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Localized Corticosteroid Injections for Malignant Joint Pain in the Oncologic Population: A Case Series

Rakesh, Neal MD, MS*; Magram, Yan Cui MD; Shah, Jay M. MD; Gulati, Amitabh MD

doi: 10.1213/XAA.0000000000000977
Case Reports
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Pain is a common issue that is present in cancer survivors as well as those with active malignant processes. Despite opioid analgesics and adjuvant therapies such as systemic corticosteroids, many patients have persistent localized pain. We describe a case series of 3 cancer patients who have concurrent hip- and greater trochanteric–related pain. We performed a single-insertion-site, ultrasound-guided injection to target both the intra-articular hip and greater trochanteric bursa for each patient. All patients reported an improvement in pain symptoms and function with no major complications. Targeted corticosteroid injections provide a potential for relief of malignant joint pain.

From the *Department of Rehabilitation and Regenerative Medicine, NewYork-Presbyterian Hospital - University Hospital of Columbia and Cornell, New York, New York

Weill Cornell Tri-Institutional Pain Medicine Program, Department of Anesthesiology, Weill Cornell Medicine, New York, New York

Department of Anesthesiology and Critical Care, Memorial Sloan Kettering Cancer Center, New York, New York.

Accepted for publication December 31, 2018.

Funding: None.

Conflicts of Interest: See Disclosures at the end of the article.

Address correspondence to Amitabh Gulati, MD, Department of Anesthesiology and Critical Care, Memorial Sloan Kettering Cancer Center, 1275 York Ave, New York, NY 10065. Address e-mail to gulatia@mskcc.org.

Pain affects between 30% and 50% of patients with early-stage cancer and up to 70%–90% of patients with more advanced stages.1 Bony metastases are a common cause of pain.2–4 Systemic corticosteroids are often used as an adjuvant therapy for neuropathic, visceral, and metastatic bone pain that is refractory to radiation and nerve ablations.5–7 However, oral steroids can have serious systemic side effects including proximal muscle weakness, osteoporosis, gastrointestinal bleeding, thromboembolisms, anxiety, and depression.7

The oncologic population is susceptible to joint pain from early osteoarthritis, primary malignancy, or metastatic disease. Exposure to radiation and chemotherapy has also been shown to predispose these patients to joint-related arthropathies.8,9 Primary hip osteoarthritis pain may be difficult to distinguish from pain secondary to metastatic lesions. Both pathologies present with groin and lateral hip pain, which worsen with standing and ambulation. However, patients with bone metastases tend to have hip pain even without movement of the hip joint. Furthermore, patients with lesions or masses in and around the pelvic bone, muscles, and nerves may present with similar pain in the groin or lateral hip. These symptoms tend to be constant and neuropathic in nature and may not be related to hip joint movement. A hip injection with local anesthetic may help differentiate intrinsic joint pain from oncologic referred hip pain. We describe 3 cases of cancer patients who presented with hip pain and responded to a combined intra-articular hip and greater trochanteric bursa injection administered with the patients lying in the lateral position.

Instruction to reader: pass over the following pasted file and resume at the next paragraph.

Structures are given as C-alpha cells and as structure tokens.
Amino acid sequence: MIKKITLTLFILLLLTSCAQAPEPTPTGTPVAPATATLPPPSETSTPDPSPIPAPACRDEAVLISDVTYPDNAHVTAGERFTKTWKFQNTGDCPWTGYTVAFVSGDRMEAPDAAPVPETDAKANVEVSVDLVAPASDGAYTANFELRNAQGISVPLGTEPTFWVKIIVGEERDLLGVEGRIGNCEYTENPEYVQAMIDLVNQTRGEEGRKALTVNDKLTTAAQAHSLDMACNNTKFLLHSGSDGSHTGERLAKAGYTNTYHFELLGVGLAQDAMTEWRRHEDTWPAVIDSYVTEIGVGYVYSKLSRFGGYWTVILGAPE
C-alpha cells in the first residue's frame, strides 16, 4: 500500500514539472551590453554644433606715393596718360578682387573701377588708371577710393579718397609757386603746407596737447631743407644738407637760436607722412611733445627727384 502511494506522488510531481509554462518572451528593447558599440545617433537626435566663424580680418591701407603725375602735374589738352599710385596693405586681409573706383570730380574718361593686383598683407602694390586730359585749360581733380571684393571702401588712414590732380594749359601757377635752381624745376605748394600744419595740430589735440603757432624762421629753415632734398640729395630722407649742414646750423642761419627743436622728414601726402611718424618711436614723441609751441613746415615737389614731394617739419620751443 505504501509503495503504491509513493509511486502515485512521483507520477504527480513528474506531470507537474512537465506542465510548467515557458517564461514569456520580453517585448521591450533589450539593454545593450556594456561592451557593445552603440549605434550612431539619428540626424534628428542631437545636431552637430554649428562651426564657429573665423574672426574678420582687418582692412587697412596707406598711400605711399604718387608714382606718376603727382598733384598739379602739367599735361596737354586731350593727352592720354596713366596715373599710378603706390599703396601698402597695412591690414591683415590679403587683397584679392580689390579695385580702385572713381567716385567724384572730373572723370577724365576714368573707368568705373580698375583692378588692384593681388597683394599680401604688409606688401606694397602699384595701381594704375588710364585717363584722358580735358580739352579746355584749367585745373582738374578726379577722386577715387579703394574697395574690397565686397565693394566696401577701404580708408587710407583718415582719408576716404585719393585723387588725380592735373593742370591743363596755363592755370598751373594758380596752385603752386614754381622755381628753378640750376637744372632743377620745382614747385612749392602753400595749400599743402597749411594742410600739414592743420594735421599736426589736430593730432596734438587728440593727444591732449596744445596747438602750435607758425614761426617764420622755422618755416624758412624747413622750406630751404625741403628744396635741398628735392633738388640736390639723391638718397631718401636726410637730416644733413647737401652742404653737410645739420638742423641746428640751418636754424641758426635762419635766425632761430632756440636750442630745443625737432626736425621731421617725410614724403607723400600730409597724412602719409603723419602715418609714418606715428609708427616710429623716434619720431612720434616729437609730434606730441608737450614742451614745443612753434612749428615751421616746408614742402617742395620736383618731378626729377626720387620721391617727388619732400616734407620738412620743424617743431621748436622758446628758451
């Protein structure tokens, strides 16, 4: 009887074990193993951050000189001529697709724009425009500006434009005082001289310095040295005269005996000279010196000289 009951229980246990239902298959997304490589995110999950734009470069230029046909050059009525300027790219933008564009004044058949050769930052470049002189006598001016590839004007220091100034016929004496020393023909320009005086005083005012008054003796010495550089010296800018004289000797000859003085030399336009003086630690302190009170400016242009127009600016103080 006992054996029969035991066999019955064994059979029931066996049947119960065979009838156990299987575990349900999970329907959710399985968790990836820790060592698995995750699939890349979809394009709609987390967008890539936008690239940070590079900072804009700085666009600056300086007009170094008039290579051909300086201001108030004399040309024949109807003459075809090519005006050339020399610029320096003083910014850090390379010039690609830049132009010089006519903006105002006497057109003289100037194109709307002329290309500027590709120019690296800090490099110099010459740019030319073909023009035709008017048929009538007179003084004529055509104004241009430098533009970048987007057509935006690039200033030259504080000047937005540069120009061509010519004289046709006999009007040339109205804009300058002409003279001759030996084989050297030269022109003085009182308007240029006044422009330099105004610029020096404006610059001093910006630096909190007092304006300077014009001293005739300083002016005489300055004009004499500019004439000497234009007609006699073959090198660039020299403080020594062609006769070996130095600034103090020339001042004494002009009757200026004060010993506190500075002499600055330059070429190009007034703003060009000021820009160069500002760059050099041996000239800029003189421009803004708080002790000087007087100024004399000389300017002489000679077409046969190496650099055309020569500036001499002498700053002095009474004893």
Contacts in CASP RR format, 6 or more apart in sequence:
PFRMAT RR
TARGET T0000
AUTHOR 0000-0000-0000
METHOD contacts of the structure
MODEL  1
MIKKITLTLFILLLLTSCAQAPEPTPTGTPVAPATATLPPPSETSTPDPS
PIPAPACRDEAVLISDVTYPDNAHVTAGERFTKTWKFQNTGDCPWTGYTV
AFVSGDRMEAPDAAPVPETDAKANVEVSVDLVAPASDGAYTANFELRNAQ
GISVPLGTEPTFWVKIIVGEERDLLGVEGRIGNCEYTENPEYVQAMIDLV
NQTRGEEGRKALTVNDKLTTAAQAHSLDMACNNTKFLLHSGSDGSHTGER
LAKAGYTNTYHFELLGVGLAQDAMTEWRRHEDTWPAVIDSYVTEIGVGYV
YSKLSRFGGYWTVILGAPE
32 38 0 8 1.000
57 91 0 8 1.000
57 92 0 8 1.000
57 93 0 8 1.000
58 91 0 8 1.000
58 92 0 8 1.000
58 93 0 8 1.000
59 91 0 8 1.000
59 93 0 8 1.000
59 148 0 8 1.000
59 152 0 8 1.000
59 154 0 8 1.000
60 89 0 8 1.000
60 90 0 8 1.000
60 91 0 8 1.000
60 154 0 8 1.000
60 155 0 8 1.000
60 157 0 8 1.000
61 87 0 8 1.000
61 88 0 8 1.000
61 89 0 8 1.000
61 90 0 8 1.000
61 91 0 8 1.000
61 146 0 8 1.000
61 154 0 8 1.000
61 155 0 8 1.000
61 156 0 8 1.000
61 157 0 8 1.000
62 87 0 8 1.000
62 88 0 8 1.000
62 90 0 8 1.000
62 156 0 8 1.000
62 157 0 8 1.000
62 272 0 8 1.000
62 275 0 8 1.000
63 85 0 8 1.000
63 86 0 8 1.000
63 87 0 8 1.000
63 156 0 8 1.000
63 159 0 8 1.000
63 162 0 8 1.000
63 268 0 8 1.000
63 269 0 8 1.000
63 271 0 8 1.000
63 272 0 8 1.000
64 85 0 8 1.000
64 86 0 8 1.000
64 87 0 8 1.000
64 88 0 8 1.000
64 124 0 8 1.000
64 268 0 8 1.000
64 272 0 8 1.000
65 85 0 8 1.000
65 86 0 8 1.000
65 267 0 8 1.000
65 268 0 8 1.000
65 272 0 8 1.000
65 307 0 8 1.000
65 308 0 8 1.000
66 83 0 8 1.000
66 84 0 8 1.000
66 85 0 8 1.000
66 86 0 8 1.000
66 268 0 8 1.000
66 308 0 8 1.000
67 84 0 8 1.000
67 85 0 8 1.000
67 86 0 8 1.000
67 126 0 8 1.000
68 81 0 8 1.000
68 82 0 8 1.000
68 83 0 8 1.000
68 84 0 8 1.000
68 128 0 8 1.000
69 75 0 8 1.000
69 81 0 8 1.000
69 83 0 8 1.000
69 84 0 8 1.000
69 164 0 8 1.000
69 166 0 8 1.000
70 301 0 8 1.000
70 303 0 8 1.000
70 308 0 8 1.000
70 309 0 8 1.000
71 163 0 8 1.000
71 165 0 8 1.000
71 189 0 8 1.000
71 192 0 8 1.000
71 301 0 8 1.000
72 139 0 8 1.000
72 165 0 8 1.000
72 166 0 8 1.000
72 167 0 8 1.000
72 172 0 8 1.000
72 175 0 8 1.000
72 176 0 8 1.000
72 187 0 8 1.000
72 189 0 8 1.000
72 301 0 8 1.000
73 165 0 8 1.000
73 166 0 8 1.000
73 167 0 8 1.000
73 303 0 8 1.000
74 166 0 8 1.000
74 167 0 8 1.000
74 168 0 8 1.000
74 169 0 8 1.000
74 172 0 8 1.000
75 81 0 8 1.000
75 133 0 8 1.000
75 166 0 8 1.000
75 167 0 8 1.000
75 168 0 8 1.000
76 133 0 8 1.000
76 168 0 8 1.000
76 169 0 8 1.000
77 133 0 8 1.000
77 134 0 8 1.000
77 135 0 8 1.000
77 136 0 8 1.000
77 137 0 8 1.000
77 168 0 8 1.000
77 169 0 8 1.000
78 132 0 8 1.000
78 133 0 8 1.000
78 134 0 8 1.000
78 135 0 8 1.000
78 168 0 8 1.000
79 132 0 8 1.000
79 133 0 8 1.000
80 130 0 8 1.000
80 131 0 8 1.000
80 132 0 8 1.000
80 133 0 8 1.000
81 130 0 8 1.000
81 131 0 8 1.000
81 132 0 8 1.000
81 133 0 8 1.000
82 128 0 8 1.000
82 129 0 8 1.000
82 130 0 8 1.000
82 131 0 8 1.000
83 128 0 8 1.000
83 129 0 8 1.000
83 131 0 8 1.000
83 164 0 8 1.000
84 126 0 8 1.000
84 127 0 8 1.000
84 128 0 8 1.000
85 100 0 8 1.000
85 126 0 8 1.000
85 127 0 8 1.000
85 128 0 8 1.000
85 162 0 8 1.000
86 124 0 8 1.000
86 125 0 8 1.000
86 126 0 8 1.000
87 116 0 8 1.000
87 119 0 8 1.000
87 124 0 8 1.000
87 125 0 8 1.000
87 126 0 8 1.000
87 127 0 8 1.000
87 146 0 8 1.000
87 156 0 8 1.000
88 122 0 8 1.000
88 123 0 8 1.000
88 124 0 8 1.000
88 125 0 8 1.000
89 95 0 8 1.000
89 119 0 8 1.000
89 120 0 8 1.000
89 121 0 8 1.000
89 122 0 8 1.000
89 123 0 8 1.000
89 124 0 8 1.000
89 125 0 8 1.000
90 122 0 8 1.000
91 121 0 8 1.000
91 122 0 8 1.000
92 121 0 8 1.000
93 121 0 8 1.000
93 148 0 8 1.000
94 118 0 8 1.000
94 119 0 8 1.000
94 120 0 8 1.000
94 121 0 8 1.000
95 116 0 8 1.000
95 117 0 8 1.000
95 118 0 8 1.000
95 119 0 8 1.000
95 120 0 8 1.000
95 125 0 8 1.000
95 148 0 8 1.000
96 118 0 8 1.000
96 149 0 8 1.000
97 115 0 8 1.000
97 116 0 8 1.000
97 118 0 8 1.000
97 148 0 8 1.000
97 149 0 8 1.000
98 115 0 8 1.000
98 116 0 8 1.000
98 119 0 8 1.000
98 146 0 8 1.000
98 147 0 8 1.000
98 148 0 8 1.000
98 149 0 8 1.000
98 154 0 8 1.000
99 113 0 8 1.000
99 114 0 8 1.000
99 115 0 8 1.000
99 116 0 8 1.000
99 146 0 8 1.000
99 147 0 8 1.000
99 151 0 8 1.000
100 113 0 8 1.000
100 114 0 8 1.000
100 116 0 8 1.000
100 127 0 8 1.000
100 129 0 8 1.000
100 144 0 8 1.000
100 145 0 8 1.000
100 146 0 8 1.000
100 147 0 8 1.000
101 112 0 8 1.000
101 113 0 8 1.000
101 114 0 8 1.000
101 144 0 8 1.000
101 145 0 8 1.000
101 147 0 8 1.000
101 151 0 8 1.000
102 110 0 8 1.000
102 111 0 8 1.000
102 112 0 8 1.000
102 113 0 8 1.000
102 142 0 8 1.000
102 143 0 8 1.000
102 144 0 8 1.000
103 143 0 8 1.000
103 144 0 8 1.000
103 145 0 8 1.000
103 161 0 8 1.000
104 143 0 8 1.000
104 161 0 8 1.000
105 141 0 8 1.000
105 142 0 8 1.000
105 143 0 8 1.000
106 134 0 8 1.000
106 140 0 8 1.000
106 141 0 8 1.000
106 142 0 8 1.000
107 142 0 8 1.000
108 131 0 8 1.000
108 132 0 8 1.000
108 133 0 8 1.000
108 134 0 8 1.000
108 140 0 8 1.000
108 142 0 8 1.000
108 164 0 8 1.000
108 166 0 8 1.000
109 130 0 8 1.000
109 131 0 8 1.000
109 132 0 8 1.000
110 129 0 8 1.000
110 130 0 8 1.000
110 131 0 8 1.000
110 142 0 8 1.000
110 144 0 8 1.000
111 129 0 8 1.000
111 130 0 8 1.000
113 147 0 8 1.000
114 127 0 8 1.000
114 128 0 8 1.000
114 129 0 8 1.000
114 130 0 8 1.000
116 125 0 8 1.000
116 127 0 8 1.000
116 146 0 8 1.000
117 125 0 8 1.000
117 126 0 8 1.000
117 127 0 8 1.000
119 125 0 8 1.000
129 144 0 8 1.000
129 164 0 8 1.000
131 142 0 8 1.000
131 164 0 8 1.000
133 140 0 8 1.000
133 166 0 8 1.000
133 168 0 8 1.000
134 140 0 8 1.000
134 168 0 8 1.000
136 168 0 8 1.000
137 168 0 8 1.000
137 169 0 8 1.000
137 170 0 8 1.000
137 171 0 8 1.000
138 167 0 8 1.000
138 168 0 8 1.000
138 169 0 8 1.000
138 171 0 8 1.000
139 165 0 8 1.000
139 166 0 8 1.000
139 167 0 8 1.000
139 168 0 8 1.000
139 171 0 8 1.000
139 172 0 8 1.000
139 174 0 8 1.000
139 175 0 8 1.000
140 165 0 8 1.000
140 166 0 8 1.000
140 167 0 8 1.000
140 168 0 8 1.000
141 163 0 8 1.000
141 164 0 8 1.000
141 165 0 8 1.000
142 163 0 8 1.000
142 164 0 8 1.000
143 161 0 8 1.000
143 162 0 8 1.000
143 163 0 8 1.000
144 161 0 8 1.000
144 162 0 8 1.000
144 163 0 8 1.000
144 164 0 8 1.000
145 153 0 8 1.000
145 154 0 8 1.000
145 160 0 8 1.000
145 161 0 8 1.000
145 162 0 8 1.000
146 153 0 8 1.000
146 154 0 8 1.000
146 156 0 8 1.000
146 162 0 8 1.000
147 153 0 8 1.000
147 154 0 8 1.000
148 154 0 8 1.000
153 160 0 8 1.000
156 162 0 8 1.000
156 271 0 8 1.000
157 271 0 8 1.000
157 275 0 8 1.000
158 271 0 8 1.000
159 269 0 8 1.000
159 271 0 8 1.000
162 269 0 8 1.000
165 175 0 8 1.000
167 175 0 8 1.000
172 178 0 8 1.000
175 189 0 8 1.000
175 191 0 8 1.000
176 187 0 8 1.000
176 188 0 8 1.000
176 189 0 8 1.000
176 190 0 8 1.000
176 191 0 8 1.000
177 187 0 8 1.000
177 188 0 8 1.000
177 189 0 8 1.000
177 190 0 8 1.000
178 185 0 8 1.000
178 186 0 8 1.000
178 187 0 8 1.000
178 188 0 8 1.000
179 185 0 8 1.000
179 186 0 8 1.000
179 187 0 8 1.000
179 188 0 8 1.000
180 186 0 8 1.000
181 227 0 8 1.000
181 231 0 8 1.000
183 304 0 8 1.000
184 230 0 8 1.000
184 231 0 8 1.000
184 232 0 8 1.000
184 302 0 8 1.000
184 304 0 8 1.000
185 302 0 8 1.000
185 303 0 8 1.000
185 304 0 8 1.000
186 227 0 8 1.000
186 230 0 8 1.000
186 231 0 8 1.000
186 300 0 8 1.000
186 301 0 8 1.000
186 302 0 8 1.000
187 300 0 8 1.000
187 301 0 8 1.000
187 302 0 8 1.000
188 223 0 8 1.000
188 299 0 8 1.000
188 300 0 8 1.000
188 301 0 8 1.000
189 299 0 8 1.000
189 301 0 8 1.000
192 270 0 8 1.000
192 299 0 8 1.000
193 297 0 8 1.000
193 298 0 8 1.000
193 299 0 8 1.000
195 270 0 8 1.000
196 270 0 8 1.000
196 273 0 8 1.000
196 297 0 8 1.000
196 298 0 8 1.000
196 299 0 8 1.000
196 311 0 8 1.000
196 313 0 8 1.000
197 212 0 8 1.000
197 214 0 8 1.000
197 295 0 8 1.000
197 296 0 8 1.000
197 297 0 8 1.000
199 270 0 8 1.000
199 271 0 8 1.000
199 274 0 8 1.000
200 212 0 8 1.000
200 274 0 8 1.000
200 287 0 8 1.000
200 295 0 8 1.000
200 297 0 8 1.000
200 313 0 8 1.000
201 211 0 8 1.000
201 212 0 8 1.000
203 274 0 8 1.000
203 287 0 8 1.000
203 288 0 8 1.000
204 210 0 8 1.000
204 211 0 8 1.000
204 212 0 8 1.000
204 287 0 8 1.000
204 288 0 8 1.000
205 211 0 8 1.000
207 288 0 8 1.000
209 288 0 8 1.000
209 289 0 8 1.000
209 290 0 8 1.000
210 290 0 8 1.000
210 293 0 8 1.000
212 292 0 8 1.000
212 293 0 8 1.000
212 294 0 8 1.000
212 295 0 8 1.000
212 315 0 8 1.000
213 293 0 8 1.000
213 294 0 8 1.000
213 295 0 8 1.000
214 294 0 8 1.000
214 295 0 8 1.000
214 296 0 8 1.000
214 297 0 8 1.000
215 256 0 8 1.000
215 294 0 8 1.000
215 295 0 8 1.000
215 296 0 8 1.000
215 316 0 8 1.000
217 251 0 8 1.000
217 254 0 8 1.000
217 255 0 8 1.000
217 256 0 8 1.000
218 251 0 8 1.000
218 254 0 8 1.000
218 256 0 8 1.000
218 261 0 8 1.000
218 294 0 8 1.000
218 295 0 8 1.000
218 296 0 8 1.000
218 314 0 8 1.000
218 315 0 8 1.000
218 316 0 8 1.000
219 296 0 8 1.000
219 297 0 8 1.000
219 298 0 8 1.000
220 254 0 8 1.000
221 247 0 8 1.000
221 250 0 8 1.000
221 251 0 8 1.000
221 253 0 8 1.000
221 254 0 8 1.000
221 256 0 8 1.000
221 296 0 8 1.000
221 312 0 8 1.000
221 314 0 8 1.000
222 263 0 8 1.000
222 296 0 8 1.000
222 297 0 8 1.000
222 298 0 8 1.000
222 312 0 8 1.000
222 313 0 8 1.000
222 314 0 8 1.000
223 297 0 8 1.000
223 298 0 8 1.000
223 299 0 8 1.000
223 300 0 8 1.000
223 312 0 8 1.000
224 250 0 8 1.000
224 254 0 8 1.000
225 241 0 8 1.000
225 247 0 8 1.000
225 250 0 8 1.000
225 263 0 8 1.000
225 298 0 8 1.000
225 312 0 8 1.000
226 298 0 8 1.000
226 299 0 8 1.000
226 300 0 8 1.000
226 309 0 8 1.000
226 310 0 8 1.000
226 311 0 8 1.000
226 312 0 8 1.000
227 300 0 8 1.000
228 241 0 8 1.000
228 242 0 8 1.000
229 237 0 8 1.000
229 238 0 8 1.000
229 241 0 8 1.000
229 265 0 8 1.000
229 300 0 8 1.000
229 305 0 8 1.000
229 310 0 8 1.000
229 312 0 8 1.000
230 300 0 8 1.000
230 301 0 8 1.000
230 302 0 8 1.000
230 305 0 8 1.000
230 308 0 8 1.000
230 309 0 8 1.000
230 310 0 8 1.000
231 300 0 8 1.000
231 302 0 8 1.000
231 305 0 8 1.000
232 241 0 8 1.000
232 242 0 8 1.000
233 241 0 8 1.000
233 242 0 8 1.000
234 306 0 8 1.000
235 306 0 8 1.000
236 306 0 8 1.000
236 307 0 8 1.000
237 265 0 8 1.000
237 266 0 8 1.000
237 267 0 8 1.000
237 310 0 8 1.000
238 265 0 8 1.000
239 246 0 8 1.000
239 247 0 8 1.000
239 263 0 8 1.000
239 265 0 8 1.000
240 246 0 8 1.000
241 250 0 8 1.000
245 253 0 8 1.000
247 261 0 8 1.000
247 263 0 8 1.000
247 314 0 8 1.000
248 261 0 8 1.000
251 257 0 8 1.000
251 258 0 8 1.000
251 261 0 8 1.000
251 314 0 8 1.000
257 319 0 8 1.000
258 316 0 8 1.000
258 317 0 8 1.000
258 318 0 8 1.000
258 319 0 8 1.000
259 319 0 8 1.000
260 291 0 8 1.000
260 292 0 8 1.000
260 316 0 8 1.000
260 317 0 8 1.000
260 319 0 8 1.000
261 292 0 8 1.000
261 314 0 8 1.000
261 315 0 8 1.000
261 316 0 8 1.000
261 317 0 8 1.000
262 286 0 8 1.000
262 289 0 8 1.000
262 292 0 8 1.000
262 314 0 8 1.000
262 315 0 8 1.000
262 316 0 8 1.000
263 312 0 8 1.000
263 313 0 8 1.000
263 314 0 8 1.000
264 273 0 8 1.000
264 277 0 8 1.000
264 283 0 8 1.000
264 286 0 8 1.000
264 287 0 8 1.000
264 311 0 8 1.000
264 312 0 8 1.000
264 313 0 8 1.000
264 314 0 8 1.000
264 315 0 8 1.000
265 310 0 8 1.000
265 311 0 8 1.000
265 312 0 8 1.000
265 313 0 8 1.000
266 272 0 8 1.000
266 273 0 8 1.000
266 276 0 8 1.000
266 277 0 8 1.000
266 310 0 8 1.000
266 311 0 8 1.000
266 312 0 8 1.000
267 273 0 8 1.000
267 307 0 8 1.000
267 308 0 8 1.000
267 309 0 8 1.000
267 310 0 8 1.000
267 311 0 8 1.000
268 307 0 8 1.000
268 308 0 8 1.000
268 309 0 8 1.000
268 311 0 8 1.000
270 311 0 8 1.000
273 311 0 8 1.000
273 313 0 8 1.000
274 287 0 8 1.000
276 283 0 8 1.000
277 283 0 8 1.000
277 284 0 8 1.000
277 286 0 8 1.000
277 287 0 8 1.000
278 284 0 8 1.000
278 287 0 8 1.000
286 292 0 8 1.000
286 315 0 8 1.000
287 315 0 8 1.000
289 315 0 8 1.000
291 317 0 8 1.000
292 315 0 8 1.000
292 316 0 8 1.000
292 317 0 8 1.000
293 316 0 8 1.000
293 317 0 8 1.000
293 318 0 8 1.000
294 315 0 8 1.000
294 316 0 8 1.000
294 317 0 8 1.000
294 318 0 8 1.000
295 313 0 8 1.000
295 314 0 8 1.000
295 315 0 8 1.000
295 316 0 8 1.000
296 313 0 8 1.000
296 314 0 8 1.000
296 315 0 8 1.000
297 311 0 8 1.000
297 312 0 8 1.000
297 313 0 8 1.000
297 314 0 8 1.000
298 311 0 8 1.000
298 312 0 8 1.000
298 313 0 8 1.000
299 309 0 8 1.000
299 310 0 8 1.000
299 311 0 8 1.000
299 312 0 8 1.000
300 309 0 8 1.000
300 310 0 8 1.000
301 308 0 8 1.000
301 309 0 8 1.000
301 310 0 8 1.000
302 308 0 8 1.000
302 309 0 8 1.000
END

A chart review of 3 patients with a history of oncologic disease and hip pain was performed. Written consent was obtained from each patient. We reviewed each patient’s pain symptomology, relevant medical history, and pre- and postprocedure pain.

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METHODS

The procedures were performed with each patient placed in the lateral decubitus position with the unaffected side on the table and both hips slightly flexed. The patients were prescanned with the ultrasound device (GE P9 with either 9 L linear or 1–5 Hz curvilinear probe; GE Healthcare, Waukesha, WI) to assess for anomalies in anatomy and for preprocedure planning. The transducer was positioned in the longitudinal coronal plane over the femoral shaft to visualize the acetabulum superiorly and greater trochanter inferiorly (Figures 1, 2A, 2B).

Figure 1.

Figure 1.